One of the most startling things about the Gospels is that they focus most, not on what Jesus taught, but rather on the last week of his life and specifically upon his death. Two-fifths of Matthew’s Gospel focuses on this. Three-fifths of Mark does the same. One-third of Luke is devoted to the last week of Jesus’ life. And most startling of all, one half of John is devoted to the end of Jesus’ life.
Thus, the Gospels beg the question: why did Jesus die on the cross?
The fact that he did die on a cross is a matter of history. Tacitus, a Roman historian writing in AD 112 refers to the death of Jesus under Pontius Pilate. Lucian, a satirist of the second century, who spoke scornfully of Christ and the Christians, refers to Jesus’ crucifixion in Palestine as a historical event. As F. F. Bruce has summarized, “Some writers may toy with the fancy of a ‘Christ-myth,’ but they do not do so on the ground of historical evidence. The historicity of Christ is as axiomatic for an unbiased historian as the historicity of Julius Caesar. It is not historians who propagate the ‘Christ-myth’ theories.”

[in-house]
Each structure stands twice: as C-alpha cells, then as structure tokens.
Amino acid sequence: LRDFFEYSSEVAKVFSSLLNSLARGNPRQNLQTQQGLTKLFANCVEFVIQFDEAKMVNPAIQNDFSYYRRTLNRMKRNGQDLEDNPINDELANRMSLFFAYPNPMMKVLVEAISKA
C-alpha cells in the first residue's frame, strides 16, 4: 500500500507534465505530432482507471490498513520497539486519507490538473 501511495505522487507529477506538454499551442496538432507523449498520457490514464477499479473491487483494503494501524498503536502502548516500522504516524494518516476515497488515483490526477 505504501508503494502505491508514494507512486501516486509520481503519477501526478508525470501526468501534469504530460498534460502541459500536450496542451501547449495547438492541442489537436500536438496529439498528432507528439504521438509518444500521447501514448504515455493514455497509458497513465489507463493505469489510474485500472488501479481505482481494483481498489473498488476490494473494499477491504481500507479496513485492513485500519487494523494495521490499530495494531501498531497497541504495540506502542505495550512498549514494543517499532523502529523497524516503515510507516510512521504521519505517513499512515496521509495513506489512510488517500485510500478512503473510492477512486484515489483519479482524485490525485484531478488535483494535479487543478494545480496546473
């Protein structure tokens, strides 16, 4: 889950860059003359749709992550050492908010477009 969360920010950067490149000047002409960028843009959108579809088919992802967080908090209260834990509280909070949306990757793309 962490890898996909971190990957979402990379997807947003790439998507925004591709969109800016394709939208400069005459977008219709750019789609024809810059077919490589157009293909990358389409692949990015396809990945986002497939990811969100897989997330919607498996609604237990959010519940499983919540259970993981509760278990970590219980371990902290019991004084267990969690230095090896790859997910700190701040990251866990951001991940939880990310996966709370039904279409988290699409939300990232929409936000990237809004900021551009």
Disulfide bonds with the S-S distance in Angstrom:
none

Thus, Jesus’ death on a cross is a matter of history. But why did he die? Certainly, there were very human, political reasons why Jesus died on a cross. The Jewish leaders were afraid of the possibility of Jesus leading a revolt, the Romans coming in to crush that revolt and then having their own limited amount of political power taken away from them. We read in John 11:48 where the Jewish leaders said of Jesus, “If we let him go on like this, everyone will believe in him, and then the Romans will come and take away both our place and our nation.” That is at least one major reason why the Jewish leaders asked for Pontius Pilate to crucify Jesus. And certainly, Pilate had his own political reasons for granting their request.
Another reason why the Jewish leaders wanted Jesus killed was because they thought Jesus was committing blasphemy by doing and saying things that only Yahweh got to do and say in the Hebrew Scriptures. Two weeks ago, we read in Mark 14:63-64, “The high priest tore his clothes. ‘Why do we need any more witnesses?’ he asked. ‘You have heard the blasphemy. What do you think?’ They all condemned him as worthy of death.”
However, the whole of the New Testament asserts that Jesus died on a cross for more than human and political reasons. Thus, for the rest of the message I would like to focus on the main reason that the New Testament suggests Jesus died.
But before we look into that, let me also state that I think the purpose of Christ’s death is rather a complex matter. Let me illustrate it this way…